The Canadian Institute for Health Research (CIHR) presented this highly competitive award to Dr. Lange in recognition of the translational research program he has developed, focusing on The Development of Novel Therapeutic and Preventative Strategies for Kidney Stone Disease. This award will allow Dr. Lange and his research team to continue diligently working on their novel research towards improving the treatment and prevention of kidney stone disease.
Novelty of Research Program: Currently, no basic science or translational research program dedicated to developing novel treatment/preventative options for kidney stone disease (KSD) exists across the country, making the research program at The Stone Centre at VGH the first of its kind in Canada. The novelty of Dr. Lange’s independent research program is further illustrated by the approach taken to develop innovative treatment/preventative strategies for KSD. To date, the majority of research in this area is driven by clinicians and focuses on improving surgical interventions or diagnostic tools in an attempt to decrease the incidence of KSD. While some progress has been made in improving these aspects, the incidence continues to climb. This is mostly due to the fact that current approaches do not address specific mechanisms associated with the failure of treatment and preventative strategies.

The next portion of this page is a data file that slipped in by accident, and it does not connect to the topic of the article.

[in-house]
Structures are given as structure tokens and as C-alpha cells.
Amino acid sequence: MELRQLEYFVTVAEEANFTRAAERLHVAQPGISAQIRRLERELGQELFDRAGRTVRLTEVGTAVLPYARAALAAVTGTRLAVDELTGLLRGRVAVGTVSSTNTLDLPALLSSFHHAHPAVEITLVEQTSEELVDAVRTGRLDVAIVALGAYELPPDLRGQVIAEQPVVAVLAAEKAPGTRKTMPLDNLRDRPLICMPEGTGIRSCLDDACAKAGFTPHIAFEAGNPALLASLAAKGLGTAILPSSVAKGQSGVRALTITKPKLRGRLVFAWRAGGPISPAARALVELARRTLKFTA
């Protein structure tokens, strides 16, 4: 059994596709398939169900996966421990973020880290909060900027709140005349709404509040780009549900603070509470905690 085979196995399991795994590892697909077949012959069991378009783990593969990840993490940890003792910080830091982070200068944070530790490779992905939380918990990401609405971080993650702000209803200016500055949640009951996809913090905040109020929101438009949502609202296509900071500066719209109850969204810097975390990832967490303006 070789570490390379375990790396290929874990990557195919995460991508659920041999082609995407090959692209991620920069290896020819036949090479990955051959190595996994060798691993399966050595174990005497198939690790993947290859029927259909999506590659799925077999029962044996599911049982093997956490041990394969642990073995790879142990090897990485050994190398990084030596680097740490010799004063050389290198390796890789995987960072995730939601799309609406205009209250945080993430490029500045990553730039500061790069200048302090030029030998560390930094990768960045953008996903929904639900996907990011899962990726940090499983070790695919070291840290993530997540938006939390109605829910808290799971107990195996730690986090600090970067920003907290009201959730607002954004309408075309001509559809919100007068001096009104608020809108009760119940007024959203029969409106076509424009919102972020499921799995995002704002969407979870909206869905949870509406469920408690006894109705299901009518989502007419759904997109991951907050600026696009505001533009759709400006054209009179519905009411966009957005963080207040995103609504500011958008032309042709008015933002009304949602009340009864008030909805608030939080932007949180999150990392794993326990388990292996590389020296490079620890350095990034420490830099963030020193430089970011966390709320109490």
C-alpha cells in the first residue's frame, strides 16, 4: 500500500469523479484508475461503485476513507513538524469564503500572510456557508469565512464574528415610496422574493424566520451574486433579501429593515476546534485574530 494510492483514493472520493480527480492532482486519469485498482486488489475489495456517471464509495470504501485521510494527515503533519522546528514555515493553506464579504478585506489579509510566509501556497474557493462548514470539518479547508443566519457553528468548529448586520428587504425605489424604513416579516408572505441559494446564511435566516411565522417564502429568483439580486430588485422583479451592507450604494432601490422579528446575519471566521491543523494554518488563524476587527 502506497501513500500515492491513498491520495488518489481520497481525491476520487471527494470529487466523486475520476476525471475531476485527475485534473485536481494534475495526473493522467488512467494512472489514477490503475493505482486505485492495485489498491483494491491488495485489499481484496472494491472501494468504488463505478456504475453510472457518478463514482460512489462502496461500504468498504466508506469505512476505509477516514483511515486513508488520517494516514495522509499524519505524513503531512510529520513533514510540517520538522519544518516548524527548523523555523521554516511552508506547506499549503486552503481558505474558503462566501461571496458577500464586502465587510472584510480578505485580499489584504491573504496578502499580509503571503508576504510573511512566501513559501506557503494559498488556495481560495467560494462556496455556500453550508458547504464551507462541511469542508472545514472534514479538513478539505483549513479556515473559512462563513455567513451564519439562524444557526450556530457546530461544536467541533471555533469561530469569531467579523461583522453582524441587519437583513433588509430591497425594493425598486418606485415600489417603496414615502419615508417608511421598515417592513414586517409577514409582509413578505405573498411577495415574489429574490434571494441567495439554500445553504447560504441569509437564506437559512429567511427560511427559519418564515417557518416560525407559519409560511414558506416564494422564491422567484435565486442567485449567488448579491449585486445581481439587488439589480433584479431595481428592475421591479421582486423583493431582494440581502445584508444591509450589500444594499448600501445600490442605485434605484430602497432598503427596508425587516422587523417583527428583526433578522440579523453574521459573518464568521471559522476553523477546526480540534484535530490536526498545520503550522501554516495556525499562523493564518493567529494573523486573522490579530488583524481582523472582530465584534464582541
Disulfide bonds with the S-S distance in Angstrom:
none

Dr. Lange deems that a paradigm shift in research is required to generate innovative and efficacious treatment/preventative options. As such, his research program focuses on identifying and targeting specific molecular mechanisms that have remained unconsidered. Specifically he is focusing on improving the functionality of ureteral stents, which are the most abundantly used treatment to maintain some urine flow in the presence of an obstructing stone, or following surgical intervention to remove the obstructing stone while the ureter heals. Currently, ureteral stents are associated with significant complications in at least 80% of stented patients including infection, encrustation and discomfort associated with the fact that overall ureteral function is significantly impaired with a stent in place and minimal urine flow occurs due to gravity and pressure changes in the filling bladder. The end result is residual pressure buildup and expansion of the kidney. In this context, Dr. Lange’s independent research program studies molecular mechanisms that drive ureteral dysfunction associated with obstruction and indwelling ureteral stents and focuses on the development of novel stent coatings to prevent device-associated infection and encrustation. In addition, he is studying mechanisms that drive recurrent KSD in an attempt to develop novel therapies to prevent disease recurrence. In this context, he is studying the role of the intestinal microbiome in recurrent KSD as dietary oxalate is a major source of oxalate in the body.
We would like to give a special thank you to the members of the Stone Centre Advisory Group for their support and guidance in our research!